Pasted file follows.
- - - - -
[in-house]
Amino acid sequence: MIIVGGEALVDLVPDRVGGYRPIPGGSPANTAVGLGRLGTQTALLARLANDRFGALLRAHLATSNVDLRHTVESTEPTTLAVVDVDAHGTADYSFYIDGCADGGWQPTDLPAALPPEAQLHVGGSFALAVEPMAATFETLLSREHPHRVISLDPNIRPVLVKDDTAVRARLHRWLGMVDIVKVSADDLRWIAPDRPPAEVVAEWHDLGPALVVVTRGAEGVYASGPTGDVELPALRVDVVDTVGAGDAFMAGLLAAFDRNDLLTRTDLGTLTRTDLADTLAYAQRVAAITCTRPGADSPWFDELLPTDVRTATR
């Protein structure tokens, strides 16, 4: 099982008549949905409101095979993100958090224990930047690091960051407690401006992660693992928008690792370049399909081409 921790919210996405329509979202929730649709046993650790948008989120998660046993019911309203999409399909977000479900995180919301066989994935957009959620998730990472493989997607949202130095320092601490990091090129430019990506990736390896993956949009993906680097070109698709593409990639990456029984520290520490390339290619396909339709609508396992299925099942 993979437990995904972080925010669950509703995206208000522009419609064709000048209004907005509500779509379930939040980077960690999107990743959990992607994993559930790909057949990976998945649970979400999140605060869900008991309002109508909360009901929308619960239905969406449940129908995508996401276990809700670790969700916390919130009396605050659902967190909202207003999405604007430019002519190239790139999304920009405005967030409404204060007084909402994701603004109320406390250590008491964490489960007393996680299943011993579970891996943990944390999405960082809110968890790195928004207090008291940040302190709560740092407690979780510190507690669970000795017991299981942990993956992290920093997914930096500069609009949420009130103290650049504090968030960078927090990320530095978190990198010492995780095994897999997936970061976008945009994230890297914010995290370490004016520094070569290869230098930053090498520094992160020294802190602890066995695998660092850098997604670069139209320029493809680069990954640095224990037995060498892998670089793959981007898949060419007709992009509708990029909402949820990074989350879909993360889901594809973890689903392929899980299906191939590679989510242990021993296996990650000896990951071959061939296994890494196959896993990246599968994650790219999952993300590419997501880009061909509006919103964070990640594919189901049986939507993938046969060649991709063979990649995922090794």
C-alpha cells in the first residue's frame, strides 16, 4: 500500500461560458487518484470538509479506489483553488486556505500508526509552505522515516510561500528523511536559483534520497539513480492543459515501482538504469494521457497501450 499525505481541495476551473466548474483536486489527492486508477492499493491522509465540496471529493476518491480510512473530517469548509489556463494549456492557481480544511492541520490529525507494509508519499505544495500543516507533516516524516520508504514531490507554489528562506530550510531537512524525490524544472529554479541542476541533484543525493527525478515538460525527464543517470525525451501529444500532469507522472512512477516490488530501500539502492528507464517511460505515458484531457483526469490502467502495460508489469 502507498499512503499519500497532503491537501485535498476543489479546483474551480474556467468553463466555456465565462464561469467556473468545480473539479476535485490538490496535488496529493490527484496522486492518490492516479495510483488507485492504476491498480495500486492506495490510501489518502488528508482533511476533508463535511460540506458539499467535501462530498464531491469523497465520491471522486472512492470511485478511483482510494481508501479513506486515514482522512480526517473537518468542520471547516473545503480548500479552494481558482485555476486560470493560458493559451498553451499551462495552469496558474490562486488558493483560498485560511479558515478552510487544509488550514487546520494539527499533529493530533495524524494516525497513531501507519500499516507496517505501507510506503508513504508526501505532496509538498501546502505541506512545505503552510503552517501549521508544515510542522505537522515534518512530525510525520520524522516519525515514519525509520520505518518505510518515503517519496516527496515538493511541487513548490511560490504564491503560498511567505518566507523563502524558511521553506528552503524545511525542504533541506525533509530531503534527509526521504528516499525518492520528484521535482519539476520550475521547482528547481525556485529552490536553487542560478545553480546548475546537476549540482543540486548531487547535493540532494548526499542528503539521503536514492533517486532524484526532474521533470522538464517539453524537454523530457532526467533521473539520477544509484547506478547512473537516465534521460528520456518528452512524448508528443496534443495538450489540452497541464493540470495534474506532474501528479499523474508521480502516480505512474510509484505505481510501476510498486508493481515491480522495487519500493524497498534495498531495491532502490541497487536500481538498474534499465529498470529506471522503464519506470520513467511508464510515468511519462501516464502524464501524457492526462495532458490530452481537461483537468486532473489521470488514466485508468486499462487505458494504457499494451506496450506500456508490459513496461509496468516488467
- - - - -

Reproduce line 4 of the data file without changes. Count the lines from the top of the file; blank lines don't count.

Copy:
C-alpha cells in the first residue's frame, strides 16, 4: 500500500461560458487518484470538509479506489483553488486556505500508526509552505522515516510561500528523511536559483534520497539513480492543459515501482538504469494521457497501450 499525505481541495476551473466548474483536486489527492486508477492499493491522509465540496471529493476518491480510512473530517469548509489556463494549456492557481480544511492541520490529525507494509508519499505544495500543516507533516516524516520508504514531490507554489528562506530550510531537512524525490524544472529554479541542476541533484543525493527525478515538460525527464543517470525525451501529444500532469507522472512512477516490488530501500539502492528507464517511460505515458484531457483526469490502467502495460508489469 502507498499512503499519500497532503491537501485535498476543489479546483474551480474556467468553463466555456465565462464561469467556473468545480473539479476535485490538490496535488496529493490527484496522486492518490492516479495510483488507485492504476491498480495500486492506495490510501489518502488528508482533511476533508463535511460540506458539499467535501462530498464531491469523497465520491471522486472512492470511485478511483482510494481508501479513506486515514482522512480526517473537518468542520471547516473545503480548500479552494481558482485555476486560470493560458493559451498553451499551462495552469496558474490562486488558493483560498485560511479558515478552510487544509488550514487546520494539527499533529493530533495524524494516525497513531501507519500499516507496517505501507510506503508513504508526501505532496509538498501546502505541506512545505503552510503552517501549521508544515510542522505537522515534518512530525510525520520524522516519525515514519525509520520505518518505510518515503517519496516527496515538493511541487513548490511560490504564491503560498511567505518566507523563502524558511521553506528552503524545511525542504533541506525533509530531503534527509526521504528516499525518492520528484521535482519539476520550475521547482528547481525556485529552490536553487542560478545553480546548475546537476549540482543540486548531487547535493540532494548526499542528503539521503536514492533517486532524484526532474521533470522538464517539453524537454523530457532526467533521473539520477544509484547506478547512473537516465534521460528520456518528452512524448508528443496534443495538450489540452497541464493540470495534474506532474501528479499523474508521480502516480505512474510509484505505481510501476510498486508493481515491480522495487519500493524497498534495498531495491532502490541497487536500481538498474534499465529498470529506471522503464519506470520513467511508464510515468511519462501516464502524464501524457492526462495532458490530452481537461483537468486532473489521470488514466485508468486499462487505458494504457499494451506496450506500456508490459513496461509496468516488467